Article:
When I started learning Golang (a couple of months ago) one of the things that I concerned most with was the project structure.

It may sound irrelevant to bother with this when you are learning the language; but, every time I am browsing .net core applications or libraries on GitHub, I find it extremely unappealing when certain projects are not structured in a conventional way.

My starting point was the following talk:

Being that I did not know how to manage dependencies, I started investigating and saw that lots of people were using dep, and how bad could it be?

I started building a sample app that that could be containerised (again, just to see how the Dockerfile would look like), and the following happened:

FROM golang:1.11 AS builder

COPY . /go/src/github.com/pmorelli92/go-ddd-cqrs/
WORKDIR /go/src/github.com/pmorelli92/go-ddd-cqrs/

RUN set -x && go get github.com/golang/dep/cmd/dep && dep ensure -v

RUN CGO_ENABLED=0 GOOS=linux GOARCH=amd64 go build -a -o goapp ./cmd/server/main.go

FROM scratch
WORKDIR /root/
COPY --from=builder /go/src/github.com/pmorelli92/go-ddd-cqrs/goapp .

EXPOSE 8080
ENTRYPOINT ["./goapp"]

That Dockerfile, as ugly as it looks, was the result of some iterations were I was getting path errors, dependency errors, and others. The constraint of only working on GOPATH gave me headaches and I had to use a really bad WORKDIR as you can see above.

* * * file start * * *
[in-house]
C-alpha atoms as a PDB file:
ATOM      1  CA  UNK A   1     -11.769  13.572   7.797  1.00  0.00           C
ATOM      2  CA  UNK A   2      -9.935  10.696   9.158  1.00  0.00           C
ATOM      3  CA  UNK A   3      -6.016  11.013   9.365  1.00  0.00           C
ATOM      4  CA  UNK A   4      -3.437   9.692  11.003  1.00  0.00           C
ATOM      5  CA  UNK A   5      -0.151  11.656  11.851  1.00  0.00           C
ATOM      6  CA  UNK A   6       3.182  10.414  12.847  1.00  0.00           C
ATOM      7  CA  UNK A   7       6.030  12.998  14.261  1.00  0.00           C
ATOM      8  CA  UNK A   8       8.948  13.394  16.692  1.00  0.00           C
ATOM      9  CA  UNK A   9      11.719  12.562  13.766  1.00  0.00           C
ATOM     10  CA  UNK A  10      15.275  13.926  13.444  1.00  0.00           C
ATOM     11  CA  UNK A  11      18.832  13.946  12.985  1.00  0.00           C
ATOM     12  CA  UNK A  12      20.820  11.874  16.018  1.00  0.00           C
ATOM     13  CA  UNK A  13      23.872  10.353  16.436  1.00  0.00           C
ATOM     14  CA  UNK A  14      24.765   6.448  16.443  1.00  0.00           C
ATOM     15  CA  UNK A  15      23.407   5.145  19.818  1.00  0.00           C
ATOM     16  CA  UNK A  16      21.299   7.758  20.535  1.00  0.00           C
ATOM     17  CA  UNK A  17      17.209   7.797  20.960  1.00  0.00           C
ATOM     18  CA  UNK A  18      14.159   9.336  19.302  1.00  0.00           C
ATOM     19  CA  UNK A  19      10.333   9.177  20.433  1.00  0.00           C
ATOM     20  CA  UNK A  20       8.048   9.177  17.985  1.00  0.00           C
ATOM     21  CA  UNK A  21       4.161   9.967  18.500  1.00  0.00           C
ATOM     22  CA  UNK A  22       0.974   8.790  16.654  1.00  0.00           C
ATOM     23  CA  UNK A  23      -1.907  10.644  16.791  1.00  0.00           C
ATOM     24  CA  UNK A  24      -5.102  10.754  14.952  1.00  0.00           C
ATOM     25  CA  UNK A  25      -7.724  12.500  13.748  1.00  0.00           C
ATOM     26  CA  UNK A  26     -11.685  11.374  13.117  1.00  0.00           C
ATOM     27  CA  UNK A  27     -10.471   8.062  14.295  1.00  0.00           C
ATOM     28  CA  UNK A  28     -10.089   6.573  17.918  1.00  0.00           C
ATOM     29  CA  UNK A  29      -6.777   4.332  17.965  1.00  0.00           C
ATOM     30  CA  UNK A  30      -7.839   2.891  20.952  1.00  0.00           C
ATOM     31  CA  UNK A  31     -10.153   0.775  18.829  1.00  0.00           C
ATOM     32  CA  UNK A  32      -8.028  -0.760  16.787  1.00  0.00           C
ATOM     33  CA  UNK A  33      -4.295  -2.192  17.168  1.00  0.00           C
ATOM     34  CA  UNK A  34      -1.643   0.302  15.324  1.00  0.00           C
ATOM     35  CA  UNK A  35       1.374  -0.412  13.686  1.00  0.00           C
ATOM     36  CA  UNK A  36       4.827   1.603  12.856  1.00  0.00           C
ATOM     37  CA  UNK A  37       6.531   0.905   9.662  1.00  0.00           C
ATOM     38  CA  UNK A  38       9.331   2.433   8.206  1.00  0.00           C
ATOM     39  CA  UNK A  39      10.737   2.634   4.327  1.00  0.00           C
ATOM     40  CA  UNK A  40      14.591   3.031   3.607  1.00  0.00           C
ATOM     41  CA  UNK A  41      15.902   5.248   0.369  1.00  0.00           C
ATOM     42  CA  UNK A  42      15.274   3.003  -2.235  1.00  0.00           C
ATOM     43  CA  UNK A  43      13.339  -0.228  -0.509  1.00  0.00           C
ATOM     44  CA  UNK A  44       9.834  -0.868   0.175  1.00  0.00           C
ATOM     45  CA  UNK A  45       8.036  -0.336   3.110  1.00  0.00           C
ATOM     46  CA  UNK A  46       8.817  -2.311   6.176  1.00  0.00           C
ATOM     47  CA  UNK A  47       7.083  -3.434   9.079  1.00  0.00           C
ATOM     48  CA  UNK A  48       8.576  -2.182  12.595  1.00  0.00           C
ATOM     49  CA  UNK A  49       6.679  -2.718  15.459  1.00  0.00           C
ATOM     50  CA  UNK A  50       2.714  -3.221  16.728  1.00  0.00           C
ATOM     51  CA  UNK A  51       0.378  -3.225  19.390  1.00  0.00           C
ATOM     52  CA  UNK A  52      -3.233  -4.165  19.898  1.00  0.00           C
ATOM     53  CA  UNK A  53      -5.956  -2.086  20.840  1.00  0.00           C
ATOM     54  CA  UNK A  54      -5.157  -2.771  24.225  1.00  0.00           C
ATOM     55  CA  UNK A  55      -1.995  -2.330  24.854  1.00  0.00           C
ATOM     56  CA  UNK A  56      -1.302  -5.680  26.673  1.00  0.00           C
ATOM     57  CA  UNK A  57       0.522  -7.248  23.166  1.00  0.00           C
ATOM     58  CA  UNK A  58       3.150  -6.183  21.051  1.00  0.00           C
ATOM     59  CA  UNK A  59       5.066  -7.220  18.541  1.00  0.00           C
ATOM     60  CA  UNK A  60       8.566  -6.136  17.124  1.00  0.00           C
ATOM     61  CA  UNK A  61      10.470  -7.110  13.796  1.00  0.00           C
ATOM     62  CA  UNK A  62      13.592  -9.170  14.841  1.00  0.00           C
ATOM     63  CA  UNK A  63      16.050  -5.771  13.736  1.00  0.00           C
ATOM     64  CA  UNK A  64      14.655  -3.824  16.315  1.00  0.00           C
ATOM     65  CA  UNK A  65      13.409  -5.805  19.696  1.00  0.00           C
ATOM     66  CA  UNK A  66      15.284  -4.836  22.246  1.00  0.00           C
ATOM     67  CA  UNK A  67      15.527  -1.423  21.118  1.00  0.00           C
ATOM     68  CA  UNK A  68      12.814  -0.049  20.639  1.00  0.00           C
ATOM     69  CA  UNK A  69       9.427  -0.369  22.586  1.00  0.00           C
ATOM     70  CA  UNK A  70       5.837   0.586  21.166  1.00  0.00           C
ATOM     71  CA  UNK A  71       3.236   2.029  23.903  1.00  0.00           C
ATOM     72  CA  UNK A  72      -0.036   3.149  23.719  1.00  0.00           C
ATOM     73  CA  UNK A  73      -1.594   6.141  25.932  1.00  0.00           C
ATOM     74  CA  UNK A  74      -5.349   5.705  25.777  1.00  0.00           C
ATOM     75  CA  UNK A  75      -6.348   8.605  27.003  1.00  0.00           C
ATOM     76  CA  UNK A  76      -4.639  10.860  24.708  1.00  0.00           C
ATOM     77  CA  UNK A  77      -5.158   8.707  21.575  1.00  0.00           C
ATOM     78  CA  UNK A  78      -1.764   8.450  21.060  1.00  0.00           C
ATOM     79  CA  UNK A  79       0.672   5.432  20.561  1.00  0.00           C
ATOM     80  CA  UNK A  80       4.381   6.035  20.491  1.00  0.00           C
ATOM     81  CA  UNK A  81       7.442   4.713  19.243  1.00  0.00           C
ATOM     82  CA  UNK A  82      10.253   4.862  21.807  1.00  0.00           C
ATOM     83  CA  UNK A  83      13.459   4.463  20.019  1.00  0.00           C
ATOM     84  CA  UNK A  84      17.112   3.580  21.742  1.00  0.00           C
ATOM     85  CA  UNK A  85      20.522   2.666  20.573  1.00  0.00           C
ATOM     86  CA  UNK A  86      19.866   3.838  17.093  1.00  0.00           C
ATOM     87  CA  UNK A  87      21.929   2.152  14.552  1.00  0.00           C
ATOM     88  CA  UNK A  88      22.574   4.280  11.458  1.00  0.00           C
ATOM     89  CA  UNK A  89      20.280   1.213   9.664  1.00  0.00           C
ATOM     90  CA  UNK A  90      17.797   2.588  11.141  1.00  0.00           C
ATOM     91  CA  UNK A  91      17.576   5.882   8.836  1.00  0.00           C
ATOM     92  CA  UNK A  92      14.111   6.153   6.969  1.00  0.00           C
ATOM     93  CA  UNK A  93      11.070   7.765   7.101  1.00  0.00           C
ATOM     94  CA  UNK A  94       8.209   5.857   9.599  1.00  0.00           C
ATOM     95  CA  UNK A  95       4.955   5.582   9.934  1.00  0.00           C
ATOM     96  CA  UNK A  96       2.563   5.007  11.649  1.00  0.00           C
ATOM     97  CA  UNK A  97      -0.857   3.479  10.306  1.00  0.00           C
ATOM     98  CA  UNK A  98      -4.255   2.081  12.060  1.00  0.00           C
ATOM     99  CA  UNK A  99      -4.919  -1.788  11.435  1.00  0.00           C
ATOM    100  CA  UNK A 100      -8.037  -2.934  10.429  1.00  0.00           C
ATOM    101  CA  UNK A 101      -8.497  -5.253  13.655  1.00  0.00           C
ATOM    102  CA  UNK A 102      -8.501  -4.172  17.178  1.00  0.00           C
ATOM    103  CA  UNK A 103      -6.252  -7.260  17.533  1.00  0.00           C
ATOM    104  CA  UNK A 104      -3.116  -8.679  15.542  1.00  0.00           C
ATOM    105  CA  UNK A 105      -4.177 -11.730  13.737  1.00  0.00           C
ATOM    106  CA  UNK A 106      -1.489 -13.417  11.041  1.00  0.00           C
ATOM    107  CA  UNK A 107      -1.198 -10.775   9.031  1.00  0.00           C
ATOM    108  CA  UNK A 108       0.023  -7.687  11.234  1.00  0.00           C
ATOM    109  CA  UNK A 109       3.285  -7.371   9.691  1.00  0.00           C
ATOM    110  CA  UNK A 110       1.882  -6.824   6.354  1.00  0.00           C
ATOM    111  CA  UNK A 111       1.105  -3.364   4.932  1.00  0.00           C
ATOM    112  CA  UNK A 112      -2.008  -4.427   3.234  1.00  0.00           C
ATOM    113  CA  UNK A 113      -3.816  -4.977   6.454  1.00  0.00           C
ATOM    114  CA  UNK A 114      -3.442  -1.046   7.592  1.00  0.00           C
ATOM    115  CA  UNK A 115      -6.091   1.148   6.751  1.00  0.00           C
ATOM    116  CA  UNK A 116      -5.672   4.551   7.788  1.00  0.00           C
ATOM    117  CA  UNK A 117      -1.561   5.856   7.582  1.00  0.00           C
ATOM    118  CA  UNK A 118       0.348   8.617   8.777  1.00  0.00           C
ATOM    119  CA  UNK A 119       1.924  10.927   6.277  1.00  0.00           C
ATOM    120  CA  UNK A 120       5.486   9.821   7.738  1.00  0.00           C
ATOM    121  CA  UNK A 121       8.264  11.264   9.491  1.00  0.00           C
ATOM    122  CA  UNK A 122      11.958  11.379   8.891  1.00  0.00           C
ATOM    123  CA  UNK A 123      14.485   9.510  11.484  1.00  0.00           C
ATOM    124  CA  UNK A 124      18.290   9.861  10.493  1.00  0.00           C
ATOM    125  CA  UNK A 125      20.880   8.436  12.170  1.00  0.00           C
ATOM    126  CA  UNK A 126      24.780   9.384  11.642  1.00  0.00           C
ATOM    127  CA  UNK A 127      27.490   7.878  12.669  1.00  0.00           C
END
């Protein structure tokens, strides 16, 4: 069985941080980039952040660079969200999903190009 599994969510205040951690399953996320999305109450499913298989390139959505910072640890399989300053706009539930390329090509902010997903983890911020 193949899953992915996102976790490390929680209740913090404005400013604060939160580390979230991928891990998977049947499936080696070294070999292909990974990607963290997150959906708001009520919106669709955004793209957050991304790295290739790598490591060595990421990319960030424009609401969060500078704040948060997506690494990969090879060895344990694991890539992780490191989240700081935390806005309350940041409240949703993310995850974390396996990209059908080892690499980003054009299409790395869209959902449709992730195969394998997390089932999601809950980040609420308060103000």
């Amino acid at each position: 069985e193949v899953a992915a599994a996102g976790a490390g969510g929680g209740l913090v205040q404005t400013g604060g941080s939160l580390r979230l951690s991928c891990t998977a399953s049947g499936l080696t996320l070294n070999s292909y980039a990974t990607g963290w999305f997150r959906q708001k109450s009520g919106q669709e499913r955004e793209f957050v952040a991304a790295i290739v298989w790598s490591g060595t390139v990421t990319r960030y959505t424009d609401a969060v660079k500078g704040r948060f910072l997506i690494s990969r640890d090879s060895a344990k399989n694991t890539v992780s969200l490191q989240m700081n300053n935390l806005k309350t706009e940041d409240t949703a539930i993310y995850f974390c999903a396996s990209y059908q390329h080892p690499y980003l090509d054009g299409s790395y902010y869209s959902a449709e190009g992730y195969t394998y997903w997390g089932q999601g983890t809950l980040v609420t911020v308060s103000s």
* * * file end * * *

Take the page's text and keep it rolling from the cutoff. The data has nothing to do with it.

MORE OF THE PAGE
But then after some searching, I came across that GO Modules was supported from version 1.11, so I decided to give it a try.

And this is how the Dockerfile looks like now:

FROM golang:1.12 AS builder

WORKDIR /app

COPY go.mod .
COPY go.sum .

RUN go mod download

COPY . .

RUN CGO_ENABLED=0 GOOS=linux GOARCH=amd64 go build -a -o goapp ./cmd/main.go

FROM scratch
COPY --from=builder /app/goapp .

EXPOSE 8080
ENTRYPOINT ["./goapp"]

We can achieve the same using golang:1.11 but we wil have to execute an additional step ENV GO111MODULE=on before RUN go mod download.

So how do we achieve this? Easily!

mkdir my-demo // Create a project folder, or clone a github repository
cd my-demo
touch main.go // Create a file if we are starting the project
go mod init my-demo // This will initiate the module

After doing this, we can proceed installing dependencies by doing go get -u <path>

go get -u github.com/labstack/echo/v4

This will be tracked on the go.mod where it will state all the dependencies required for the project:

my-demo > cat go.mod
module my-demo

go 1.12

require (
	github.com/davecgh/go-spew v1.1.1 // indirect
	github.com/labstack/echo/v4 v4.0.0 // indirect
	github.com/mattn/go-colorable v0.1.1 // indirect
	github.com/mattn/go-isatty v0.0.7 // indirect
	github.com/stretchr/objx v0.1.1 // indirect
	github.com/valyala/fasttemplate v1.0.0 // indirect
	golang.org/x/crypto v0.0.0-20190313024323-a1f597ede03a // indirect
	golang.org/x/sys v0.0.0-20190312061237-fead79001313 // indirect
)

And we are done! Now we can edit the main.go to this:

package main

import "net/http"
import "github.com/labstack/echo/v4"

func main() {
	e := echo.New()
	e.GET("/hello", func(c echo.Context) error {
		return c.JSON(http.StatusOK, "hey there")
	})

	_ = e.Start(":8080")
}

If now we look again at go.mod we should see that the module github.com/labstack/echo/v4 v4.0.0 is no longer indirect, that means that it is being actively used on the code.

Things to remember

  • Both go.mod and go.sum have to be committed.
  • When building a docker file, in order to take advantage of the layered cache steps, we should first copy go.mod and go.sum and then executing RUN go mod download; after that, we can safely copy our code.